In 1981, Luchita Galindo and her son Jorge began Luchita's, a humble family endeavor that focuses on fresh, authentic dishes. Over the course of 30 years, the Galindo family has continued to grow along with their restaurant, which began as a 24-seat eatery and currently occupies three locations throughout the Cleveland area.
Luchita's chefs work to maintain the family's vision while constantly seeking out new flavors to add to the menu. Their specialties include authentically prepared meats and seafood, such as shredded chicken simmered in a smoky sauce (tinga de pollo), tender strips of marinated steak (carne asada), and shrimp sautéed with potatoes, cactus, and poblano peppers (camarones borrachos). Chef Galindo also concocts vegetarian-friendly entrees, such as cheesy chiles rellenos, and tinkers with new recipes until—like a klutz unleashed on the stage of an awards show—he stumbles on a winner.
The chefs at Tres Potrillos are perfectly in tune with the dozens of Mexican dishes that have been enjoyed for generations. They pile pork, shrimp, and chorizo into big and extrabig burritos, top enchiladas with fresh green tomatillo sauce, and craft specialty tacos with wheat tortillas and avocado-cilantro sauce made in-house. If you're in the mood for steak, they've got it cooked with Jalisco-style sauce, grilled up with chicken, or buried in shrimp and melted cheese. To wash down feasts and to help you break the ice with all those balloon animals that show up for Kids Night Thursdays, the bartenders hand out daiquiris, sangria, margaritas, and Coronas.
When they made them move from La Piedad, Mexico to Aurora, the Hernandez and Alarcon families brought more than just their possessions; they brought their families’ entire repertoire of classic Mexican recipes. They prepare everything from classic burritos stuffed with meat or vegetables, to their own unique contributions such as grilled shrimp, scallops, and pineapple tossed in chipotle sauce. Most of their dishes come with Mexican rice, beans, and tortillas, and pair nicely with the sharp sweetness of their margaritas, which come by the glass or the pitcher.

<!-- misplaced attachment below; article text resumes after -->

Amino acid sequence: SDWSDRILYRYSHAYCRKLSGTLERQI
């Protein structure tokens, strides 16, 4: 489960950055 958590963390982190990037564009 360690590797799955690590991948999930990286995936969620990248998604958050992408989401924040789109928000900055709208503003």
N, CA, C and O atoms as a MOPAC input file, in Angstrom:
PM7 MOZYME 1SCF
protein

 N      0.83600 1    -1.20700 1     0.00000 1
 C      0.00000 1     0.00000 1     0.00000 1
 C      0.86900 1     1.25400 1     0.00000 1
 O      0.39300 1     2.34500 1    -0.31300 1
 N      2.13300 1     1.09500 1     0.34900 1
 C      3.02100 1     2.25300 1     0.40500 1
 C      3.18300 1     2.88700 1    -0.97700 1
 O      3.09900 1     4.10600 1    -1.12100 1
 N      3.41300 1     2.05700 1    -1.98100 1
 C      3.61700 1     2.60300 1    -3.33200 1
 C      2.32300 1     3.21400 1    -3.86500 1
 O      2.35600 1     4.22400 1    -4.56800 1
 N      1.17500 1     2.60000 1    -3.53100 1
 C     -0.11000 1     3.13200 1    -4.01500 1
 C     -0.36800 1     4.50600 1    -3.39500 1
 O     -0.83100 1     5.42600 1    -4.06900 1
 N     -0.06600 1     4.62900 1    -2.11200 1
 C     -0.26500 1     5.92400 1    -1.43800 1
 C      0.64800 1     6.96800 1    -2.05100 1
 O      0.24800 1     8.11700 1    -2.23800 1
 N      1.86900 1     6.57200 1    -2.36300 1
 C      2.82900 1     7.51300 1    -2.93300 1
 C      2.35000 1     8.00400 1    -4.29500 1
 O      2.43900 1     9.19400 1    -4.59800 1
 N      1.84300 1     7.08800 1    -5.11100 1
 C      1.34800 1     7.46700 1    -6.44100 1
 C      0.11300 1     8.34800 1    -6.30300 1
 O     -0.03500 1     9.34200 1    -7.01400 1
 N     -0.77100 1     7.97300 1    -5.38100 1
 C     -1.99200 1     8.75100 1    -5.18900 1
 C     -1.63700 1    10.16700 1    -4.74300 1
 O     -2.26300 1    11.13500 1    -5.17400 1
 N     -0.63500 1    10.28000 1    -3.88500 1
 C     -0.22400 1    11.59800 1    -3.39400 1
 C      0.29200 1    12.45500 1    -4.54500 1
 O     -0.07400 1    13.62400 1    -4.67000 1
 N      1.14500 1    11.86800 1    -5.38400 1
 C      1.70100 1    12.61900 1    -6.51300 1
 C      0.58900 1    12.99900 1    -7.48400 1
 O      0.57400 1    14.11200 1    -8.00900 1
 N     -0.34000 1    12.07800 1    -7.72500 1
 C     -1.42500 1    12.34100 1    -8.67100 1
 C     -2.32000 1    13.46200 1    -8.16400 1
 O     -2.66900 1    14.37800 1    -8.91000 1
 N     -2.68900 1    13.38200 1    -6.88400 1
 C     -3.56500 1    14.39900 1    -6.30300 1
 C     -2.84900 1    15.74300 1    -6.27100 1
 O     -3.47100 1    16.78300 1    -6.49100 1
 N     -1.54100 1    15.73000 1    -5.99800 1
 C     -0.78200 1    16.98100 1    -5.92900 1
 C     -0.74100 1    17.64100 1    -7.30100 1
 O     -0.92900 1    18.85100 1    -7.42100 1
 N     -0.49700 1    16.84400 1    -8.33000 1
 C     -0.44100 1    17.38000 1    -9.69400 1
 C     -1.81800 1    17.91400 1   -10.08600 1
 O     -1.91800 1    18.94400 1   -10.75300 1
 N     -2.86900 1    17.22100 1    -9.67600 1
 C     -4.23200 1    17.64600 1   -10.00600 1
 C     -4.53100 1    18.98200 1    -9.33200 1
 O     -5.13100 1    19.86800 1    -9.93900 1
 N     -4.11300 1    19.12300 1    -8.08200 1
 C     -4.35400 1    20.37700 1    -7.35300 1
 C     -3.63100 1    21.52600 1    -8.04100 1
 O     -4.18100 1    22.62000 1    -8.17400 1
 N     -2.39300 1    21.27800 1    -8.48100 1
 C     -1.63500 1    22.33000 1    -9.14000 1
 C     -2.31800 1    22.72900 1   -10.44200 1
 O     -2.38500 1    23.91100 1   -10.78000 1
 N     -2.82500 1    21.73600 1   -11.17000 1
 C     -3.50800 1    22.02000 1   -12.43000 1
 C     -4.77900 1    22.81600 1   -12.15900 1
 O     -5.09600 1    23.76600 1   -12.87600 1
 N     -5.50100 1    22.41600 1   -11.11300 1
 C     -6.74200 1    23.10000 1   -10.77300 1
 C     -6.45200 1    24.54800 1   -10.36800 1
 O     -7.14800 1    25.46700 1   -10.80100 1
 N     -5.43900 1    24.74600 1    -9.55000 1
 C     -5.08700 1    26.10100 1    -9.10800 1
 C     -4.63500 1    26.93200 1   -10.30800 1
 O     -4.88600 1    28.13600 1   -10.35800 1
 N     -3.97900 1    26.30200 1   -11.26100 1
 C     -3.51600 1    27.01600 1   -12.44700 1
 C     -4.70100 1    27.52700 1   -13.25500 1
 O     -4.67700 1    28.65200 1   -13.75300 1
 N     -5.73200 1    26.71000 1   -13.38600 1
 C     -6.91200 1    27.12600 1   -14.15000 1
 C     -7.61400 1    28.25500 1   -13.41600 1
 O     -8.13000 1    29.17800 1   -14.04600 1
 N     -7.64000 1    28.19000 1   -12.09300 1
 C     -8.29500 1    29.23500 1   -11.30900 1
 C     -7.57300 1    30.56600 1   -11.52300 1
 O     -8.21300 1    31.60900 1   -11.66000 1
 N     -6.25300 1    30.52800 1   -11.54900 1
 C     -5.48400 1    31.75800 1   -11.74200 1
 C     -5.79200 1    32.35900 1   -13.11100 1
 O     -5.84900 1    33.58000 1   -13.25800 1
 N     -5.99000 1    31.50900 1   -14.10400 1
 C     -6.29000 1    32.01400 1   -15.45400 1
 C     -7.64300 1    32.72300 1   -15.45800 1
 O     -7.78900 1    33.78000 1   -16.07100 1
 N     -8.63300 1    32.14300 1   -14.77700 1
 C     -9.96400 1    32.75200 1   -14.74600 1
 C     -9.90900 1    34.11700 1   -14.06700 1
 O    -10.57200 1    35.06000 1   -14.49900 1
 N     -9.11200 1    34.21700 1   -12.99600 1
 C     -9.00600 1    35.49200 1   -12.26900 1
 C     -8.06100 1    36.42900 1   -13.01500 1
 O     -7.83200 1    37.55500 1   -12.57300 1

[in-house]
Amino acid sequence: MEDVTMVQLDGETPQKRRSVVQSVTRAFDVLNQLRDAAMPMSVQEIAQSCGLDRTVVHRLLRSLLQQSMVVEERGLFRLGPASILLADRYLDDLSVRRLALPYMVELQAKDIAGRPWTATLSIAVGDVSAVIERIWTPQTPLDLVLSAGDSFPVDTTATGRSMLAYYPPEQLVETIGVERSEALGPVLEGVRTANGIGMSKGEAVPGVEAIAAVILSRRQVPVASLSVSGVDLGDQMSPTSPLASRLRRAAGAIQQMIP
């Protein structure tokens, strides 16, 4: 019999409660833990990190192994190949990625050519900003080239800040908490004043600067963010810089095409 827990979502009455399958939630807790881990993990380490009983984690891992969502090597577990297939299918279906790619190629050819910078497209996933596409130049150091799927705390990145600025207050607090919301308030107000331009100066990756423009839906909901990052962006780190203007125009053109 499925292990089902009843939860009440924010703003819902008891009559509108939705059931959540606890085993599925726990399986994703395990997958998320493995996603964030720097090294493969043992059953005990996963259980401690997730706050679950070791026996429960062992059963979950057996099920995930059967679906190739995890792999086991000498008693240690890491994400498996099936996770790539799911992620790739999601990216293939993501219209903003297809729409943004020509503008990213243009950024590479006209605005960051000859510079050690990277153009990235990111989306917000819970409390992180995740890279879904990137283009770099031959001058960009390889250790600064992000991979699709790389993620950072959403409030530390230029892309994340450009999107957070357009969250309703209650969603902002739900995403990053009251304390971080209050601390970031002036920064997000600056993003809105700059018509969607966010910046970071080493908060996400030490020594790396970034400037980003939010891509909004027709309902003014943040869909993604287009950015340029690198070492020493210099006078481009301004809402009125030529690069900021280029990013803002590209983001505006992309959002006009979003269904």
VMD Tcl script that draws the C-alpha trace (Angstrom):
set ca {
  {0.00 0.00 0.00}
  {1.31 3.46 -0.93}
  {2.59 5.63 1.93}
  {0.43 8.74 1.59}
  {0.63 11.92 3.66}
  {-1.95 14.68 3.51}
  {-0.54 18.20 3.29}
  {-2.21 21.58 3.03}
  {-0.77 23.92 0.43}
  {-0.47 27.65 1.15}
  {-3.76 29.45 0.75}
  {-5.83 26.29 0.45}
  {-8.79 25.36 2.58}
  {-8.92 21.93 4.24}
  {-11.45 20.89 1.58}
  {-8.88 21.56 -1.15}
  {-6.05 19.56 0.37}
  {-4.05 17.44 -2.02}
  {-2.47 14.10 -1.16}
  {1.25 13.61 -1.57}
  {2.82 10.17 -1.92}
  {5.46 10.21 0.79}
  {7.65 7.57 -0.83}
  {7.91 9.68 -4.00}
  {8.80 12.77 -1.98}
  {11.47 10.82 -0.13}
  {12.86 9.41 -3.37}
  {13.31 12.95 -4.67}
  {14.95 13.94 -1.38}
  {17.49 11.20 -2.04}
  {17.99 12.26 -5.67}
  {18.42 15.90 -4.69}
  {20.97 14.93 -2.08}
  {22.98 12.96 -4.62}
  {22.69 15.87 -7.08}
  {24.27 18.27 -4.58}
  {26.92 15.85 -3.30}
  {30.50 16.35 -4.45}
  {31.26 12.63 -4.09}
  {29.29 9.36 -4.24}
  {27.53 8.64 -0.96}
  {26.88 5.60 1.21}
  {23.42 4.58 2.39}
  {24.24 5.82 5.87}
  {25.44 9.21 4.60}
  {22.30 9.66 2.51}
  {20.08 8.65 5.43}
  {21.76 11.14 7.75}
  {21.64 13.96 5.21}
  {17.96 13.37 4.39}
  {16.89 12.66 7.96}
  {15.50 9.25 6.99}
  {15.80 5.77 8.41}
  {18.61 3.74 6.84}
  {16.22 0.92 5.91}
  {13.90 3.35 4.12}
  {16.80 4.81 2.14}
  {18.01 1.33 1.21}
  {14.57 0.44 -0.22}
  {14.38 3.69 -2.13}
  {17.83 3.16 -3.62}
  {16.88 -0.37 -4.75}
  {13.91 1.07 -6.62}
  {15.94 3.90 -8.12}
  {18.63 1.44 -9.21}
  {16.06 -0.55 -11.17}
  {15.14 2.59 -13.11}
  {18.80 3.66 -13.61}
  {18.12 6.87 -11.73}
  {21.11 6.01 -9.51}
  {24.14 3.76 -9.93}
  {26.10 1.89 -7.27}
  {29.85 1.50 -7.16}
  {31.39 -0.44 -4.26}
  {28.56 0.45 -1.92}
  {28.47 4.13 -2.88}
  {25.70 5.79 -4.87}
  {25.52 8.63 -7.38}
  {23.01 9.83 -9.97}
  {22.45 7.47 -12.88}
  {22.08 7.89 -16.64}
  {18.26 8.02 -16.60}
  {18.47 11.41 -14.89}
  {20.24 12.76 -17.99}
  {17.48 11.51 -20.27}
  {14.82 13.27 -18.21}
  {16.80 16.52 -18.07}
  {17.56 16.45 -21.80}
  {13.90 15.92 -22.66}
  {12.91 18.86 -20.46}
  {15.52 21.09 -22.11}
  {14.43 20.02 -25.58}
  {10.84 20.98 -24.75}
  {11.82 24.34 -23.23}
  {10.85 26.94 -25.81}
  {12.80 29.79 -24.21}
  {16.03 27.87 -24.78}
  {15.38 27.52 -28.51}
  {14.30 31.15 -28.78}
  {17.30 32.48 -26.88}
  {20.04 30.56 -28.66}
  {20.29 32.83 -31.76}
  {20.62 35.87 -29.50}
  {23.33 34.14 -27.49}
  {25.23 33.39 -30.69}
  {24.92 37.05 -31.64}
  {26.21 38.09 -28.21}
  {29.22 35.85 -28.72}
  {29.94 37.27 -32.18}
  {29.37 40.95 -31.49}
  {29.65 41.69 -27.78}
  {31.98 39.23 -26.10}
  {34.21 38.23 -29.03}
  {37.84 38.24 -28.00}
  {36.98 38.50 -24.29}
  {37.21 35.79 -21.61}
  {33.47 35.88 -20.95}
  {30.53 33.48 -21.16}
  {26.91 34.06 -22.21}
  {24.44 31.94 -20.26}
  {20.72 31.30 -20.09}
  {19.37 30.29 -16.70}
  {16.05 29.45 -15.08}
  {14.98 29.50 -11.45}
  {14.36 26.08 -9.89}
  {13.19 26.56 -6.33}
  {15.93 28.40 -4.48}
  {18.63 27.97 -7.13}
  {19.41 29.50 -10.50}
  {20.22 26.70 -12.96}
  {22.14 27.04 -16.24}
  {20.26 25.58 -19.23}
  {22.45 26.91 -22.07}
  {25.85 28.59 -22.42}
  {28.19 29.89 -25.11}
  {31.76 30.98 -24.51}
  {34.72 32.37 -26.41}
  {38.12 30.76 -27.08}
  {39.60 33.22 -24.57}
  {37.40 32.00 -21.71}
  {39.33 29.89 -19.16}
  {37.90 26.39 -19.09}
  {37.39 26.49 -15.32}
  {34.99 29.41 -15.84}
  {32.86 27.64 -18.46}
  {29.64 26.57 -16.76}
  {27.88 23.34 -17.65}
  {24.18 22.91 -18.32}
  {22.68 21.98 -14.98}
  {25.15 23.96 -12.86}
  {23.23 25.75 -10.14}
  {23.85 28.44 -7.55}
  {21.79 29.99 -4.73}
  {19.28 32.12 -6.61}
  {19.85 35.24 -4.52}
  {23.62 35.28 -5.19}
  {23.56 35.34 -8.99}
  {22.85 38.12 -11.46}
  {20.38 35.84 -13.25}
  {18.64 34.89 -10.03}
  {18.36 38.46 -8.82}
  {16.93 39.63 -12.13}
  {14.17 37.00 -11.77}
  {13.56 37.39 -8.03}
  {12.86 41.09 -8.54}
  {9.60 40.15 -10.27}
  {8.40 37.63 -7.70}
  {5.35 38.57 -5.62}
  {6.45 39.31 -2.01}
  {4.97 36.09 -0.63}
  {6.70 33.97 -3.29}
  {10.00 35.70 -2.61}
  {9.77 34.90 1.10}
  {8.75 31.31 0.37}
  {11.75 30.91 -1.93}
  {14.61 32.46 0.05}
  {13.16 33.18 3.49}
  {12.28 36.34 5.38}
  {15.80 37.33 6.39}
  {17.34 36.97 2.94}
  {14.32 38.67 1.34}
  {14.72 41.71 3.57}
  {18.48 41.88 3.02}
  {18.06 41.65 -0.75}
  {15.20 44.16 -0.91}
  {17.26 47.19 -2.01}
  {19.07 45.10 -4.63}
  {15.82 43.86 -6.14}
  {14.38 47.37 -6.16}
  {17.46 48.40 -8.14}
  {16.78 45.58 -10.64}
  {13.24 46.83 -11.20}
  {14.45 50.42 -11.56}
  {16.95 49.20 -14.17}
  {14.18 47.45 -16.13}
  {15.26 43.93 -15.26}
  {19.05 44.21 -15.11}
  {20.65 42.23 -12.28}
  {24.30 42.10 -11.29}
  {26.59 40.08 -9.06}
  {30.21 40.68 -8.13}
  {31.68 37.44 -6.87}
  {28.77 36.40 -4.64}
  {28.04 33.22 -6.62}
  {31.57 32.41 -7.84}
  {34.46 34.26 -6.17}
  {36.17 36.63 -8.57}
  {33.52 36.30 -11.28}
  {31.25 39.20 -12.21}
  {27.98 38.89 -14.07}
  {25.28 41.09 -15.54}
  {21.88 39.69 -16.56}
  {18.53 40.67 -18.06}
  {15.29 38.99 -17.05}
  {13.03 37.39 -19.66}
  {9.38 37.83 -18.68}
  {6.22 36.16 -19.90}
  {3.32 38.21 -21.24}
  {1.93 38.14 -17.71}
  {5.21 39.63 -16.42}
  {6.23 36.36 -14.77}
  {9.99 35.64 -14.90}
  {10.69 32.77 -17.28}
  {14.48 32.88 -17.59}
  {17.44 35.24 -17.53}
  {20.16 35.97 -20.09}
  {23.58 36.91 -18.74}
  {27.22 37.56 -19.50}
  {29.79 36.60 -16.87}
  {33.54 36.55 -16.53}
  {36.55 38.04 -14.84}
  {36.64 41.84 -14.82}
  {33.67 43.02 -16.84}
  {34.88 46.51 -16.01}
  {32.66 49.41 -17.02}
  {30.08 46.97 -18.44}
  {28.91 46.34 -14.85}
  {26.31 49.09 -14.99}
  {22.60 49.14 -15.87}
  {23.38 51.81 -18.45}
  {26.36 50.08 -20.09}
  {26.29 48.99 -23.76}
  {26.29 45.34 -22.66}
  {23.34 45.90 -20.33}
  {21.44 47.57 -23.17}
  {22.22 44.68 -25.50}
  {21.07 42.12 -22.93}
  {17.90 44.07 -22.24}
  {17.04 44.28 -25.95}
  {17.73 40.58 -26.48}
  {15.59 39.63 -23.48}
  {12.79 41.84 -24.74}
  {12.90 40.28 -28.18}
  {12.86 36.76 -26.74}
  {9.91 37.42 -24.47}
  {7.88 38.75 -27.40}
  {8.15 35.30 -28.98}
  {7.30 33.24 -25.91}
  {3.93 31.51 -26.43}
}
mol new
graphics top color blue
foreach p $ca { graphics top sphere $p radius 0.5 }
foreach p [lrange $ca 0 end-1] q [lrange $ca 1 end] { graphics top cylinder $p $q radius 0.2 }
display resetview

At El Jalapenos, servers bustle between tables and through kitchen doors carrying plates of queso fundido, chicken fajitas, and carnitas. Here, armed with margaritas and overstuffed burritos, guests can savor a Mexican meal that's as relaxing as a nap underneath a warm tortilla blanket. Slice into carne asada or La Oaxaquena—grilled steak served with poblano peppers, bacon, ham, cheese, beans, and rice. Or, grab a tortilla filled with pork al pastor, stir-fried peppers, and refried beans. El Jalapeno has vegetarian options, too, including spinach enchiladas and cheese quesadillas.
Within Casa Del Rio's warm orange walls, chefs cobble together fresh meats, vegetables, and seafood to forge authentic Mexican lunch and dinner specialties. They douse shrimp in Diablo hot sauce, stuff flautas with shredded beef and chicken, or slice up grilled steak to accessorize with bacon, ham, and poblano peppers. Traditional and frozen margaritas drench adult palates, and a kids' menu entices tots with both Mexican and American classics. A kaleidoscope of colored tables scatters across the family-friendly dining room, which features vibrant artwork and rustic brick barrel vaults, and televisions above the bar entertain guests with sports games and newscasts acted out through interpretive dance.
Los Habaneros packs its extensive menu with bona fide, south-of-the-border fare prepared from scratch. Fill a beckoning boca with the enchiladas rancheras, overflowing with tender beef and chicken, smooth mole poblano, and creamy cheese ($11.99), or the seafood fajitas ($16.99), which encase a catch of scallops, mussels, shrimp, and mermaid dreams. Get energized before tunneling straight to a neighbor’s pool with a selection of vegetarian options, such as spinach enchiladas ($8.25) and vegetarian fajitas ($8.99). The restaurant also proffers smaller portions for pintsize patrons ($4.49 for children’s menu items). Los Habaneros’ mouth-stuffing guests dine at tile-mosaic-topped tables, amid authentic Mexican décor and supported by booth seats that offer a softer surface to sit on than a sleeping lion’s mane.